Centerbrook designed the recent expansion of the Eugene O'Neill Theater Center, where the likes of Meryl Streep, August Wilson, and Michael Douglas got their start. It encompassed eight new cottages and a rehearsal hall with composition and dance studios - thereby creating living, rehearsal, and production space for an additional 65 artists on the historic seaside campus. The project also upgraded parking, reorganized visitor access, and renovated several existing buildings.

The firm first developed a master plan with the client for the site to preserve and enhance the O’Neill’s special character and to provide for future growth, including a dining hall and theater. The existing campus consists of a collection of Victorian, Federal, and rustic farm buildings set amidst stone walls and expansive pastures leading down to Long Island Sound.

“We thought a group of charming small cottages might minimize the impact of so much new construction on the campus’s lovely open space,” explained Centerbrook Partner Chad Floyd. “We also liked the idea of a socially inviting village for the many actors, playwrights, and directors who visit throughout the year, and we hoped the comfortable porches and intricate Victorian detailing would create an atmosphere of a simpler time. So we decided to tap into America’s 19th century Methodist Camp tradition. The camps were built in woodsy locales under shady trees and consisted of tiny Victorian cottages surrounding a big central pavilion where daily prayer and community gatherings took place. The camps eventually lost their religious focus and morphed into cultural “cottage camps,” some of them, like Chautauqua in New York State, centering on the performing arts.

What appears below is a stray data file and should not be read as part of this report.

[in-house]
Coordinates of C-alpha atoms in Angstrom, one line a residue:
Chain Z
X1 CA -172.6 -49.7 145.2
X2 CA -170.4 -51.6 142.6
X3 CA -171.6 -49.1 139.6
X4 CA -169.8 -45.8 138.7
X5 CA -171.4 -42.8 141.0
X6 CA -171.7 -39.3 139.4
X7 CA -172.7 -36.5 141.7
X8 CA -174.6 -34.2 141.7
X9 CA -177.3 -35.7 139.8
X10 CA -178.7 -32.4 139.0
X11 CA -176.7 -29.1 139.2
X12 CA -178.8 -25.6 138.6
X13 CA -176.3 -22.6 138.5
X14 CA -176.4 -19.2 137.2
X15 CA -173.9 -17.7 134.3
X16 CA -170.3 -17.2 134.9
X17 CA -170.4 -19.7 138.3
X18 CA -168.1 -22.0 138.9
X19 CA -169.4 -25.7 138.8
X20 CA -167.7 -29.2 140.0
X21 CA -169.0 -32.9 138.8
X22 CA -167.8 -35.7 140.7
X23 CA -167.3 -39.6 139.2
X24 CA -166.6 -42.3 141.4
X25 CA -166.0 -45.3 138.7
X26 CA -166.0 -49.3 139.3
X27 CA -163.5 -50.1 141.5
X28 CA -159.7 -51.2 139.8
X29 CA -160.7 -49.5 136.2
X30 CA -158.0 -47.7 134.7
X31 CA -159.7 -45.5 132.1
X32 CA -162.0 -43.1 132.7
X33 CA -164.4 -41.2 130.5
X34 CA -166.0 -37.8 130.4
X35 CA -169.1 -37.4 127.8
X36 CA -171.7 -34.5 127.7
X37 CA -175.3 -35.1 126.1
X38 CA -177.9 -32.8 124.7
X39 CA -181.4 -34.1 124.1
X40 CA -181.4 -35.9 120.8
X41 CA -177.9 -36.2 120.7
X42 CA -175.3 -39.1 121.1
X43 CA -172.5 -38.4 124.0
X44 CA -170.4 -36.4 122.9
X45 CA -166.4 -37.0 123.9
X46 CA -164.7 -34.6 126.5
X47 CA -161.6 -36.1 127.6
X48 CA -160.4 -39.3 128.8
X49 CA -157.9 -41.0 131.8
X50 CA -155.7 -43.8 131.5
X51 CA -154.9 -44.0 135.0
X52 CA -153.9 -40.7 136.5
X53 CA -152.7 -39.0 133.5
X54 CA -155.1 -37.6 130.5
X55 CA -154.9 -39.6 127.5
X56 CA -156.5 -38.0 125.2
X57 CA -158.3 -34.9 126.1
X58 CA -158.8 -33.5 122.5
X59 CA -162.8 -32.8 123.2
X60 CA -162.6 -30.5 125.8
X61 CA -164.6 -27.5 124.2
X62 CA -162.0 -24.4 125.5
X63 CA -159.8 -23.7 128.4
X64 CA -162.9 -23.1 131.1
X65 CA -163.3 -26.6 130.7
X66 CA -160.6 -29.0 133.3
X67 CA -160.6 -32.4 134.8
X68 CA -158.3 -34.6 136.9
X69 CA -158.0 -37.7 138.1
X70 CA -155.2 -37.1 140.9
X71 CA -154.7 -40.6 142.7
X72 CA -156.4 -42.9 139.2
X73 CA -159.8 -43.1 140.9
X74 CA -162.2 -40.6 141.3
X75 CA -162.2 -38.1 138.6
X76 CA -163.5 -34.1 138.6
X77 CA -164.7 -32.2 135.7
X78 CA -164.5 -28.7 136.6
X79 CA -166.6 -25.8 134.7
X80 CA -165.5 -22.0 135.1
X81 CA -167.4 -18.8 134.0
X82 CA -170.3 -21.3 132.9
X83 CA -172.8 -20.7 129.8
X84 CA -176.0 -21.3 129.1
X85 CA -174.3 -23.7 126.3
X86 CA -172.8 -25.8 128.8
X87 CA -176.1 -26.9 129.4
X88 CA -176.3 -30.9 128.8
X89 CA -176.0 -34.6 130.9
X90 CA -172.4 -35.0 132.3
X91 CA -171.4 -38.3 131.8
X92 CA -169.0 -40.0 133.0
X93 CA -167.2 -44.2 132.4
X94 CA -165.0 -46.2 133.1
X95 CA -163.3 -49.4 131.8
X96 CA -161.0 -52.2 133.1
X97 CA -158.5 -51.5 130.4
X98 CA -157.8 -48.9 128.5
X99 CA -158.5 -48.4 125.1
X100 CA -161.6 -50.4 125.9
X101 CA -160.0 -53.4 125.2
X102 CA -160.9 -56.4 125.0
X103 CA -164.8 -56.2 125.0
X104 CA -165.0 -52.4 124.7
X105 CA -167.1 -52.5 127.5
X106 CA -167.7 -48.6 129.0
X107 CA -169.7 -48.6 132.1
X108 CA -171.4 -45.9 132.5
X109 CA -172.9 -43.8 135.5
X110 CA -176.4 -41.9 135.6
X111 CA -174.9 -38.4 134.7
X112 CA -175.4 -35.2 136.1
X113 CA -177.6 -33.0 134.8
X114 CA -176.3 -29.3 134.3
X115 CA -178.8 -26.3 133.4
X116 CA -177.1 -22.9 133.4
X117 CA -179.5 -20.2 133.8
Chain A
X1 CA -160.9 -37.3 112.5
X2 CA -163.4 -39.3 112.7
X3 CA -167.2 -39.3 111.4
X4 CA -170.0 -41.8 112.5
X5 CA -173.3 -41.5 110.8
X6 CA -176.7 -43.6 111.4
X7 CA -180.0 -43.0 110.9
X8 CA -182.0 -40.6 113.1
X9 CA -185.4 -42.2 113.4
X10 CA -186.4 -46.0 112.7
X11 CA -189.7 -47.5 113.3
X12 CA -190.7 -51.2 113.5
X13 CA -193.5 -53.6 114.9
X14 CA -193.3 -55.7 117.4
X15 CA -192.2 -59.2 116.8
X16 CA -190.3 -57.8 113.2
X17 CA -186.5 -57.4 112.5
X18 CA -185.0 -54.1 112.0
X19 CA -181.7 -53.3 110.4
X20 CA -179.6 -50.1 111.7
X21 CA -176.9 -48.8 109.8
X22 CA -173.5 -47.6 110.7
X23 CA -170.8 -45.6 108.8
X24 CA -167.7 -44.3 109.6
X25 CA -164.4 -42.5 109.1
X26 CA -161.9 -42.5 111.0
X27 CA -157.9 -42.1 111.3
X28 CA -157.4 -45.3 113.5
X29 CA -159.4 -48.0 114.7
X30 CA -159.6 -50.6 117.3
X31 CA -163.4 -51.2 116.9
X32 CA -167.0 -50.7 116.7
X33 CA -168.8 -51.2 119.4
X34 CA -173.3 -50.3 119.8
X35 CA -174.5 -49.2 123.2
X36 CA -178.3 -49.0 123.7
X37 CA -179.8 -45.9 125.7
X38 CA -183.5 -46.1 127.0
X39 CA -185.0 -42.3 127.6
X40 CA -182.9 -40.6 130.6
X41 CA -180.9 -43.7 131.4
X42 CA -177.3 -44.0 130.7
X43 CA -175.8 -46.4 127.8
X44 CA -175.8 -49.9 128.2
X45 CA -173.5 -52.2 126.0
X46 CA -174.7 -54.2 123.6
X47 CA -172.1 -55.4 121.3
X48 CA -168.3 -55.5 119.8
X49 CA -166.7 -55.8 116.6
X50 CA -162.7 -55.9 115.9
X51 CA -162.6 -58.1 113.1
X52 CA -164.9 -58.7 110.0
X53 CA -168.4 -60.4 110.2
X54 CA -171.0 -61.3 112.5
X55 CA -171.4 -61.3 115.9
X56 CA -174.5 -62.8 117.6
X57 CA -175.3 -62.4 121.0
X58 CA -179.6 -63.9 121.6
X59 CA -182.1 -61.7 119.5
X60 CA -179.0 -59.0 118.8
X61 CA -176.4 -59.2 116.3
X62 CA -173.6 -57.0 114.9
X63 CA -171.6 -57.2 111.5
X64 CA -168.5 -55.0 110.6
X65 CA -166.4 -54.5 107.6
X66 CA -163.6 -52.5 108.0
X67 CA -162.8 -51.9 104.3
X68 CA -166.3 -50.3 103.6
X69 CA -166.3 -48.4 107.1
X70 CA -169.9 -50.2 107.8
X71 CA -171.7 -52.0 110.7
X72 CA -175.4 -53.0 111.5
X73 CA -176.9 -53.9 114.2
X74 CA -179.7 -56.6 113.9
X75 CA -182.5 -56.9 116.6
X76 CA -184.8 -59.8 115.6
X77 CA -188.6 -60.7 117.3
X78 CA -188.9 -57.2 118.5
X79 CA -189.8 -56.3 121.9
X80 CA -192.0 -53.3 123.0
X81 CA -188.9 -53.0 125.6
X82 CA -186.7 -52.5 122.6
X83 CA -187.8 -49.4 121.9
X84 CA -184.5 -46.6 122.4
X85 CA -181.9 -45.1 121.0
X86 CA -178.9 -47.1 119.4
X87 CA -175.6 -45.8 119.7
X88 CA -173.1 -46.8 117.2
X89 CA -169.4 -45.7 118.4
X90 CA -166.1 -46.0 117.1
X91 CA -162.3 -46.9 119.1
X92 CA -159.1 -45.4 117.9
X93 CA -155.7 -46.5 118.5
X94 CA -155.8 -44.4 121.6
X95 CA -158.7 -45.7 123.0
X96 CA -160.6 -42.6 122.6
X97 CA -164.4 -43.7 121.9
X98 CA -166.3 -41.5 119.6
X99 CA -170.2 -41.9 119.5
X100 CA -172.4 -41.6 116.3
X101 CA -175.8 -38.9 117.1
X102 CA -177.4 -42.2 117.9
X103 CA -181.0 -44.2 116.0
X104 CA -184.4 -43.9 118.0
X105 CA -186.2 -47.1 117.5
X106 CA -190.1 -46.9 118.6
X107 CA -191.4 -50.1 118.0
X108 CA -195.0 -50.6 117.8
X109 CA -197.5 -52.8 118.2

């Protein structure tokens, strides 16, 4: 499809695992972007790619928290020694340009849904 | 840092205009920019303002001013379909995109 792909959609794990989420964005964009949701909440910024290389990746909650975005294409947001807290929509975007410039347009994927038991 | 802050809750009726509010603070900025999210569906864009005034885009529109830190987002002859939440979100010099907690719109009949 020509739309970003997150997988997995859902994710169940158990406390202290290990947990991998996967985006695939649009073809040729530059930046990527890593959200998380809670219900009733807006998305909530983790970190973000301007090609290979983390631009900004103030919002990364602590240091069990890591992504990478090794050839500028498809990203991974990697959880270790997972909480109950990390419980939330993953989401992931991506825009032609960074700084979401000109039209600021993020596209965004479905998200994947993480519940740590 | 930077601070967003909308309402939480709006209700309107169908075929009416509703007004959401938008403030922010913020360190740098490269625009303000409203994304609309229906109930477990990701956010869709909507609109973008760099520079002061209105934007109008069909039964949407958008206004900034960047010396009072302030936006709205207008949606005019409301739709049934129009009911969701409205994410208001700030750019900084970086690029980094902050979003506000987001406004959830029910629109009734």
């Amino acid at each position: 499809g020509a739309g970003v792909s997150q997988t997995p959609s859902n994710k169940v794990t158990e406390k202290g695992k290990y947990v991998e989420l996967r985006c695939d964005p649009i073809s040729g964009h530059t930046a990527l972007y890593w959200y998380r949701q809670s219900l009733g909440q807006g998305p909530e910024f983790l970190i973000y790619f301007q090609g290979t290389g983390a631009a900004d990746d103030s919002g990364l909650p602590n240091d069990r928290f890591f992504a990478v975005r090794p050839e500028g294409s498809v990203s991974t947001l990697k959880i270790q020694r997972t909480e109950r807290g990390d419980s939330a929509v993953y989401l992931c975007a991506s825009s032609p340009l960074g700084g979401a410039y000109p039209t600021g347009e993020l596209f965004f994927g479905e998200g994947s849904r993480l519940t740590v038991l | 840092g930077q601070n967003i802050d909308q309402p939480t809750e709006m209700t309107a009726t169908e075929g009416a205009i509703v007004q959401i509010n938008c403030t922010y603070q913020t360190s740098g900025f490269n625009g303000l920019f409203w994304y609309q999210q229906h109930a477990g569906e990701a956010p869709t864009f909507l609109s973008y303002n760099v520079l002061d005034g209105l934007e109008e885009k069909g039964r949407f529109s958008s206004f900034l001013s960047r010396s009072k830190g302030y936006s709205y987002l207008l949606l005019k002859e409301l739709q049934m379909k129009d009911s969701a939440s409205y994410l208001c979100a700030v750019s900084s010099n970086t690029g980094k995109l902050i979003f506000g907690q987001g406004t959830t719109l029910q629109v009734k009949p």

The new housing and rehearsal building are named for many well-known artists central to the O'Neill Center mission of discovering, nurturing, and developing new artists and new work for the American Theater, including: Jim & Jane Henson Rehearsal Hall, the Wendy Wasserstein Cottage, and the Ted Hartley and Dina Merrill Cottage.

The expansion provides capacity for a major new program: the National Music Theater Institute Semester, a division of the celebrated undergraduate training program, the National Theater Institute.

Founded in 1964, the Tony Award-winning O’Neill Center develops and nurtures new artists and new work for the stage and is home to six distinct programs, among them the annual O’Neill Playwrights Conference, Music Theater Conference, and Puppetry Conference. The seven hundred works that have been developed and premiered there include Broadway and off-Broadway plays by August Wilson, Lee Blessing and Wendy Wasserstein. Board member Al Pacino is an O’Neill alumni.

Photography © Derek Hayn/Centerbrook